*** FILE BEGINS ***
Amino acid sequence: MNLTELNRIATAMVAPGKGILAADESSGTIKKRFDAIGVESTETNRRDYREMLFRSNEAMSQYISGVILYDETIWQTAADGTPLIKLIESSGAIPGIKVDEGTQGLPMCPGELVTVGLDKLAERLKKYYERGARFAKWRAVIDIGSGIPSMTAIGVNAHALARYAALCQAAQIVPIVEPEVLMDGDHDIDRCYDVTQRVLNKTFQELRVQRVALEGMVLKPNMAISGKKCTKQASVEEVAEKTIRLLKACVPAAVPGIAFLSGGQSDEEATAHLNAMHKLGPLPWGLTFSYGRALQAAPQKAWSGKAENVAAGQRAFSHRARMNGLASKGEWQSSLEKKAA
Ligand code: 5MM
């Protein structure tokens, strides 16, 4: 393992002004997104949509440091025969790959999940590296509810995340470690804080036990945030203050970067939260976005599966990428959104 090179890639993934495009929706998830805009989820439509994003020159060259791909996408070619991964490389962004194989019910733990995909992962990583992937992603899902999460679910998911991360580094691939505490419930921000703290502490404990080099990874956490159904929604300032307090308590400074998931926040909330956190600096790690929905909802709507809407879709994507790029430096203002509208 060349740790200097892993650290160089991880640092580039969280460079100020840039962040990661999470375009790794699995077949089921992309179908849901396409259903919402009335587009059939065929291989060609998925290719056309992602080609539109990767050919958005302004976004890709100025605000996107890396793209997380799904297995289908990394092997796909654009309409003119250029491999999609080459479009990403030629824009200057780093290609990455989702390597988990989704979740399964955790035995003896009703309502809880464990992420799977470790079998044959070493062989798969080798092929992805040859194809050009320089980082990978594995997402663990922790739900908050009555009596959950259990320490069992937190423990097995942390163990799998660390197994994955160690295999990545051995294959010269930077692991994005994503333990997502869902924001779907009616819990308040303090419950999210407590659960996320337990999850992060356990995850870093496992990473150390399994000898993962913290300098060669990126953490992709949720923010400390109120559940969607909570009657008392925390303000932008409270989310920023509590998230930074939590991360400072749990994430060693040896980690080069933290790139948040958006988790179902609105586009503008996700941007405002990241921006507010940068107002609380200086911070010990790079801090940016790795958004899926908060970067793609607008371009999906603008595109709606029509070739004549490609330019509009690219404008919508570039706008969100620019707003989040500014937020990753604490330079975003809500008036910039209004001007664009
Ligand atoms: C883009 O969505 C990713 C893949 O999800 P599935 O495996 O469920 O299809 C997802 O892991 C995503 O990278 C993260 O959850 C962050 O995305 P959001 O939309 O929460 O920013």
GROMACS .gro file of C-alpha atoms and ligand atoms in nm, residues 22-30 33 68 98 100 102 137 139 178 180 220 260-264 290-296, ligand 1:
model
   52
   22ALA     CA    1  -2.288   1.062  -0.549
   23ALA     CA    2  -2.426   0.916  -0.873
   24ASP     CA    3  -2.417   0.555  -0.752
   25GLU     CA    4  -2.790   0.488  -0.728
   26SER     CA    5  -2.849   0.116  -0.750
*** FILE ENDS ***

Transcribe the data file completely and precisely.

Amino acid sequence: MNLTELNRIATAMVAPGKGILAADESSGTIKKRFDAIGVESTETNRRDYREMLFRSNEAMSQYISGVILYDETIWQTAADGTPLIKLIESSGAIPGIKVDEGTQGLPMCPGELVTVGLDKLAERLKKYYERGARFAKWRAVIDIGSGIPSMTAIGVNAHALARYAALCQAAQIVPIVEPEVLMDGDHDIDRCYDVTQRVLNKTFQELRVQRVALEGMVLKPNMAISGKKCTKQASVEEVAEKTIRLLKACVPAAVPGIAFLSGGQSDEEATAHLNAMHKLGPLPWGLTFSYGRALQAAPQKAWSGKAENVAAGQRAFSHRARMNGLASKGEWQSSLEKKAA
Ligand code: 5MM
């Protein structure tokens, strides 16, 4: 393992002004997104949509440091025969790959999940590296509810995340470690804080036990945030203050970067939260976005599966990428959104 090179890639993934495009929706998830805009989820439509994003020159060259791909996408070619991964490389962004194989019910733990995909992962990583992937992603899902999460679910998911991360580094691939505490419930921000703290502490404990080099990874956490159904929604300032307090308590400074998931926040909330956190600096790690929905909802709507809407879709994507790029430096203002509208 060349740790200097892993650290160089991880640092580039969280460079100020840039962040990661999470375009790794699995077949089921992309179908849901396409259903919402009335587009059939065929291989060609998925290719056309992602080609539109990767050919958005302004976004890709100025605000996107890396793209997380799904297995289908990394092997796909654009309409003119250029491999999609080459479009990403030629824009200057780093290609990455989702390597988990989704979740399964955790035995003896009703309502809880464990992420799977470790079998044959070493062989798969080798092929992805040859194809050009320089980082990978594995997402663990922790739900908050009555009596959950259990320490069992937190423990097995942390163990799998660390197994994955160690295999990545051995294959010269930077692991994005994503333990997502869902924001779907009616819990308040303090419950999210407590659960996320337990999850992060356990995850870093496992990473150390399994000898993962913290300098060669990126953490992709949720923010400390109120559940969607909570009657008392925390303000932008409270989310920023509590998230930074939590991360400072749990994430060693040896980690080069933290790139948040958006988790179902609105586009503008996700941007405002990241921006507010940068107002609380200086911070010990790079801090940016790795958004899926908060970067793609607008371009999906603008595109709606029509070739004549490609330019509009690219404008919508570039706008969100620019707003989040500014937020990753604490330079975003809500008036910039209004001007664009
Ligand atoms: C883009 O969505 C990713 C893949 O999800 P599935 O495996 O469920 O299809 C997802 O892991 C995503 O990278 C993260 O959850 C962050 O995305 P959001 O939309 O929460 O920013």
GROMACS .gro file of C-alpha atoms and ligand atoms in nm, residues 22-30 33 68 98 100 102 137 139 178 180 220 260-264 290-296, ligand 1:
model
   52
   22ALA     CA    1  -2.288   1.062  -0.549
   23ALA     CA    2  -2.426   0.916  -0.873
   24ASP     CA    3  -2.417   0.555  -0.752
   25GLU     CA    4  -2.790   0.488  -0.728
   26SER     CA    5  -2.849   0.116  -0.750